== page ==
Which brings us back to the question of the U.S. midterms. The Russian establishment, as its reactions to the election outcome showed, was clearly expecting benefits from a Republican sweep. Indeed, the fact that the surrender of Kherson was announced the morning after the elections may not have been a coincidence. Solovyov suggested on his show that Russia had deliberately delayed the announcement out of concern that the news of a Ukrainian success would help Biden. That’s possible; Russians tend to vastly overestimate the amount of headspace they occupy in the American psyche. But it’s at least as likely that the connection was different: Putin may have delayed the decision in the hope that a Republican victory would put Ukrainians in a more vulnerable position.

The Ukrainians, on the other hand, seemed remarkably sanguine about a “red wave.” The day before the elections, when such a wave was still expected, Arestovych offered a surprisingly optimistic prognosis, arguing that the Ronald Reagan legacy in the Republican party was still strong enough that there was no real possibility of a GOP-dominated Congress denying aid to Ukraine in current circumstances—especially when three-quarters of Americans support aid to Ukraine. He acknowledged the Trumpist anti-Ukraine wing in the GOP—isolationists as well as those who “hate the Democrats so much that they’re willing to throw the baby out with the bathwater,” or even regard Putin as a “guardian of traditional values”; yet he also insisted that, even in a Republican-controlled Congress, they would not run the show. He even suggested that a Republican Congress might increase military aid to Ukraine and try to take credit for it, much as Trumpists have tried to give Trump credit for giving Kyiv (albeit under pressure) military aid that Barack Obama had denied.

After Tuesday’s vote, it seems the incoming House of Representatives is likely to have a slight Republican majority, while control of Senate could go either way. Which means Arestovych may well be correct. It’s even conceivable, if the post-midterm criticism of Donald Trump gains steam, that some latter-day MAGA converts will shift away from it again. Consider the case of J.D. Vance, who has blown about with the winds of public opinion. He initially proclaimed his indifference to what happens to Ukraine, then backtracked in the face of criticism from Ohio’s Ukrainian community, declaring that “Ukraine is a great ally to us and we want the Ukrainians to be successful” but stressing that we’ve already given enough and the Europeans need to step up. It’s entirely possible that, once he’s in the Senate, Vance will discover—if the military momentum favors Ukraine and the political momentum disfavors Trumpism—that, upon further study, we do need to give more.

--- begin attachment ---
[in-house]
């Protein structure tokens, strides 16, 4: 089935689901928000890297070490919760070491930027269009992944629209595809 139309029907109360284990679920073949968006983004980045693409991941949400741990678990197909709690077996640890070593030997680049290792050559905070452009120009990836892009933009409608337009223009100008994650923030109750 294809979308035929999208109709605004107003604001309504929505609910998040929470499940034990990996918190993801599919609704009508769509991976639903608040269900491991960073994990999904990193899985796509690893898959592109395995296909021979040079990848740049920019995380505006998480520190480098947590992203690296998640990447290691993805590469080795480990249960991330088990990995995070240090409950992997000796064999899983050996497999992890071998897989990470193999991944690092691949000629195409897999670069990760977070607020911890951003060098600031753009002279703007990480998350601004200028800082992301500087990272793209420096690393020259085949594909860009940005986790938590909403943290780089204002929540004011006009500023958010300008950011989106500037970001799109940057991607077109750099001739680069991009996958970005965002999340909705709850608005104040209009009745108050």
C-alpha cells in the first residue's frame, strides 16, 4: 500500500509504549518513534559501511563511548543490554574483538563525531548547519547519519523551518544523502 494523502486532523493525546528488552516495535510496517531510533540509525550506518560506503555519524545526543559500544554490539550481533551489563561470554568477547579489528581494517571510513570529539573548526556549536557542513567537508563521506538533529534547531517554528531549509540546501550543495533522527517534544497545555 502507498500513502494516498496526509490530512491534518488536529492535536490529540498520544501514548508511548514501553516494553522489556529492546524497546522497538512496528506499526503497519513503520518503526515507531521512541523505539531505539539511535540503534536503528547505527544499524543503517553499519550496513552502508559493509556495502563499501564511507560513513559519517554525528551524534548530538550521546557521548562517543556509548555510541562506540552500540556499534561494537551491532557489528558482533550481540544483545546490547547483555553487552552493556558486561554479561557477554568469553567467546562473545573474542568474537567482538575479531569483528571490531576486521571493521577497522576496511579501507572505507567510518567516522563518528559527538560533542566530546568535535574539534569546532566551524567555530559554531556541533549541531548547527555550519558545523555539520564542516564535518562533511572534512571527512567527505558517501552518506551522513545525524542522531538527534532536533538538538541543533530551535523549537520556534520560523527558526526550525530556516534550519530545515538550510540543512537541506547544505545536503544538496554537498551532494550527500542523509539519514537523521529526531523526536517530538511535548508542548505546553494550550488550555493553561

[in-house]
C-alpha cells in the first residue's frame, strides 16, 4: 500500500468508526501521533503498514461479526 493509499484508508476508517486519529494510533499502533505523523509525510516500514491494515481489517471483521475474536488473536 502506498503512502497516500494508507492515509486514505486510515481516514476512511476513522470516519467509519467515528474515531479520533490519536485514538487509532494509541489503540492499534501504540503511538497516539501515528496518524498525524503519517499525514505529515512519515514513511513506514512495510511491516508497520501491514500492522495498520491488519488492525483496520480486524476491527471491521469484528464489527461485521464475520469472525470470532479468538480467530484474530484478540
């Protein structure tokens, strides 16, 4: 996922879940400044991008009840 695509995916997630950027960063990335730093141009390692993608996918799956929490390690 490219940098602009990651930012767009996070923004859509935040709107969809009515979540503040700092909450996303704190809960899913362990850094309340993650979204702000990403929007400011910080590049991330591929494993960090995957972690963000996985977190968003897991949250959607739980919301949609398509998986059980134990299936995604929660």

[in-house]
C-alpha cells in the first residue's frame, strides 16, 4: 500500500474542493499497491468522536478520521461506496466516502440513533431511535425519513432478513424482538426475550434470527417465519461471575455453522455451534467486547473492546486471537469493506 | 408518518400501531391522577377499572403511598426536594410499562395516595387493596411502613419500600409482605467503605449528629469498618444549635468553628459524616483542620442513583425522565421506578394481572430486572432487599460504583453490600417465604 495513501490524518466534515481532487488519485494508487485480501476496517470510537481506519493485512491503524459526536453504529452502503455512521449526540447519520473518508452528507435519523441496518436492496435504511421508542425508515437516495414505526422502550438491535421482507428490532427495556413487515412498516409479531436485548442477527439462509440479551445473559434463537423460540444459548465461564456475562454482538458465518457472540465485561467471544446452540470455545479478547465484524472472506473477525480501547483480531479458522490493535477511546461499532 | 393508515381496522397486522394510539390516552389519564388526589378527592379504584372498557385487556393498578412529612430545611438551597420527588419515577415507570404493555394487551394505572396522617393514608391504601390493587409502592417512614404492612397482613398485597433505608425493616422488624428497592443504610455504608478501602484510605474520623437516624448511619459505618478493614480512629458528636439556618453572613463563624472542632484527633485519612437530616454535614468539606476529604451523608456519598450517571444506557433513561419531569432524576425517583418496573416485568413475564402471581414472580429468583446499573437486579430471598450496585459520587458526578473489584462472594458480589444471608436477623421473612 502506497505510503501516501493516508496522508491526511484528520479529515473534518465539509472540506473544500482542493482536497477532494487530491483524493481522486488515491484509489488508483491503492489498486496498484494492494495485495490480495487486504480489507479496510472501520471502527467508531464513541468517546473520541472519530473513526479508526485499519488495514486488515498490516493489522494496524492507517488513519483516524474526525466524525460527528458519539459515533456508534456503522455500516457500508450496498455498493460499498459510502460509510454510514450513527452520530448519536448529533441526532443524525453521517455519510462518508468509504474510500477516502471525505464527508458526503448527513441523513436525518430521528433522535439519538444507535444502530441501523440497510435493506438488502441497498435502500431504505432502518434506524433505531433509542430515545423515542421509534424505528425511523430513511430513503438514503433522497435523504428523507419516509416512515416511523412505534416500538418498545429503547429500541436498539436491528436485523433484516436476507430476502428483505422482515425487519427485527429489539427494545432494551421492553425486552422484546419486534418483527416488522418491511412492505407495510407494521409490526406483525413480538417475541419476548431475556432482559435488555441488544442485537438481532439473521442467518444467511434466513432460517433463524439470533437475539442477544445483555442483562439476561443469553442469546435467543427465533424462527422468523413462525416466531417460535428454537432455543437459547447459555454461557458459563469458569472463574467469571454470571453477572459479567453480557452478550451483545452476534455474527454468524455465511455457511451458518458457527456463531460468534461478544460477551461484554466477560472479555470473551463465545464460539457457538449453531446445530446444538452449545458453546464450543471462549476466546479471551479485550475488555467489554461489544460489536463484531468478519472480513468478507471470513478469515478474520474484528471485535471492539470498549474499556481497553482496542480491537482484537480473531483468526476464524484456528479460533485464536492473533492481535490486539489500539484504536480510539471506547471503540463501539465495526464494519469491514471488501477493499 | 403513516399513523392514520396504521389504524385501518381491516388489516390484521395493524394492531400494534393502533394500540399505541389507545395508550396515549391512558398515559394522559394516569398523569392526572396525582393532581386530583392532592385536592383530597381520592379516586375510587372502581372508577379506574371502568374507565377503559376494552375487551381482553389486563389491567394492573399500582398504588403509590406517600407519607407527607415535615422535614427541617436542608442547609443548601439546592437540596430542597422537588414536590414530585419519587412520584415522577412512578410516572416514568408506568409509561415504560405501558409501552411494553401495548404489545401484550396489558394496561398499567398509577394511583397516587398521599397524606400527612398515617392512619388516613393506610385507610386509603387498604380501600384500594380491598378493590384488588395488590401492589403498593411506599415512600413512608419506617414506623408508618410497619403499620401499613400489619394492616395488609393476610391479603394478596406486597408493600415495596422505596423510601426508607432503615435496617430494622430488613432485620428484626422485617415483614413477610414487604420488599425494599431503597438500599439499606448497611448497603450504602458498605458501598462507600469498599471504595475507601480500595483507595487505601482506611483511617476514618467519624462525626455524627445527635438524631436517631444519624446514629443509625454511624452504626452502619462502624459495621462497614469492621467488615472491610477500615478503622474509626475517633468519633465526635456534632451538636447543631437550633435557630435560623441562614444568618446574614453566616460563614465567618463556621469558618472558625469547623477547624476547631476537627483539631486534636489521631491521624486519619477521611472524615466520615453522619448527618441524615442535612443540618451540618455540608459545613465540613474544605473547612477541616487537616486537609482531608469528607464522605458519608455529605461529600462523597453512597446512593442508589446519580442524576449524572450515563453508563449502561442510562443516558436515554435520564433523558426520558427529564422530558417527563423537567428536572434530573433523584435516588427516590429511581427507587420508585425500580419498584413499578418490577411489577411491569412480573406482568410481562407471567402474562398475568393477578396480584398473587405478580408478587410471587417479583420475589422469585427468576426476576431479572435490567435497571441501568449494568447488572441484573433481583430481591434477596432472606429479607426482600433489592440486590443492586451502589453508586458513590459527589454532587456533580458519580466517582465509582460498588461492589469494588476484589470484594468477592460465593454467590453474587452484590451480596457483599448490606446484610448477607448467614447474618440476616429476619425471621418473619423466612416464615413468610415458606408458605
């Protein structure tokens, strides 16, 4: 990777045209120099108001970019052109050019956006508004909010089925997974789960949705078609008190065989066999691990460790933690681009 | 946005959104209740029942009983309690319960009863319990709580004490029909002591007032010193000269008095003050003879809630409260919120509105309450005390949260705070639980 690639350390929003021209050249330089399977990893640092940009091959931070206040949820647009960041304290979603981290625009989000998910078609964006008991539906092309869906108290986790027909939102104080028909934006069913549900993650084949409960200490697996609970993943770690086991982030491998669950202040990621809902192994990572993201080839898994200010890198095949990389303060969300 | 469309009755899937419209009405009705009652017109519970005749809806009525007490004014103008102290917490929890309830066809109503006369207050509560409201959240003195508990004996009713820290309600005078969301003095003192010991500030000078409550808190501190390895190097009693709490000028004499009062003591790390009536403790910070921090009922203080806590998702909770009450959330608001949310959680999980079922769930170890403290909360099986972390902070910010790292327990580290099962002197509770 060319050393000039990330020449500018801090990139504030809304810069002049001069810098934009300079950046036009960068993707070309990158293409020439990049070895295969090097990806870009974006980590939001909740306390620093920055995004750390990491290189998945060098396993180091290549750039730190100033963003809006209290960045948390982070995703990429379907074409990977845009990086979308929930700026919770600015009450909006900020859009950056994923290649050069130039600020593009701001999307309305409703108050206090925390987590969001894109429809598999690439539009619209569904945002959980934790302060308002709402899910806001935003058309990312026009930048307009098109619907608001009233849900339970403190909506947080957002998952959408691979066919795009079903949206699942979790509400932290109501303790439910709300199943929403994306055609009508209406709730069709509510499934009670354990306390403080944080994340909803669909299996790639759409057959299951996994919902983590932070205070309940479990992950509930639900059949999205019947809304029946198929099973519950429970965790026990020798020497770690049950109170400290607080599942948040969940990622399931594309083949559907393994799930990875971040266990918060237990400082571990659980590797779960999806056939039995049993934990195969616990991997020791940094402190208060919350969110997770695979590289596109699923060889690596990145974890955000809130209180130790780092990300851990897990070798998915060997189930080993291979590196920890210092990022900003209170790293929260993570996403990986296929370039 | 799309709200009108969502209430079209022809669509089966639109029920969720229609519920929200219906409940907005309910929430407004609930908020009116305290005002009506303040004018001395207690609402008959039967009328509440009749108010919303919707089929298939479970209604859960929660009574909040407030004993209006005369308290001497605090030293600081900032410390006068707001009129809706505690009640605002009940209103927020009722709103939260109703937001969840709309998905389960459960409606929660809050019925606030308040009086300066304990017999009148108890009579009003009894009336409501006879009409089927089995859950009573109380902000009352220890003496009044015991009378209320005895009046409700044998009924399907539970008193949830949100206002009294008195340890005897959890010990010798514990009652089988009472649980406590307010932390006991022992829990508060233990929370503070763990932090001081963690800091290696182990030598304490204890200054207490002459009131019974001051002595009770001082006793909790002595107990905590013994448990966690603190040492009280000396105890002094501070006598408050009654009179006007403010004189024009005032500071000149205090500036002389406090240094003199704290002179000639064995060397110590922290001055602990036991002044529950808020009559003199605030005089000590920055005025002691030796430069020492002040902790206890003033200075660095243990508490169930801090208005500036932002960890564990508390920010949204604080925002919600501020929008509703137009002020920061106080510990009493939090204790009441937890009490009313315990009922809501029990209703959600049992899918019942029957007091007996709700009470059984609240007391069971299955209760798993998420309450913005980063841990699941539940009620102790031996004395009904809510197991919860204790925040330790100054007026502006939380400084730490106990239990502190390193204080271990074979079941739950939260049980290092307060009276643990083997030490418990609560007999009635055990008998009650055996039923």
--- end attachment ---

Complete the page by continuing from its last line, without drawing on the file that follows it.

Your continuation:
The midterms certainly didn’t hinge on Ukraine; in a University of Maryland poll of adults in early October, only about 11 percent of respondents ranked foreign policy of any kind as one of their top three issues in the elections. On the other hand, support for Ukraine clearly didn’t hurt the Democrats; in the same poll, clear majorities of both Democrats and independents, and close to half of Republicans, said they were willing to endure “a lot” or “somewhat” higher energy prices and inflation if that was the cost of helping Ukraine. Nor has the far right (in tandem with the far left) been able to scare Americans with its “Biden will all get us killed in a nuclear war!” fearmongering.

In that sense, the outcome of the midterms certainly helps the pro-Ukraine camp. And if, as many Ukrainian and dissident Russian analysts suggest, Ukraine may win the war next year by successfully expelling Russian forces from its land, could such a victory help boost American politicians in both parties who believe in the liberal international order and in America’s role as the leader of the free world?

Cathy Young

Cathy Young is a writer at The Bulwark, a columnist for Newsday, and a contributing editor to Reason. Twitter: @CathyYoung63.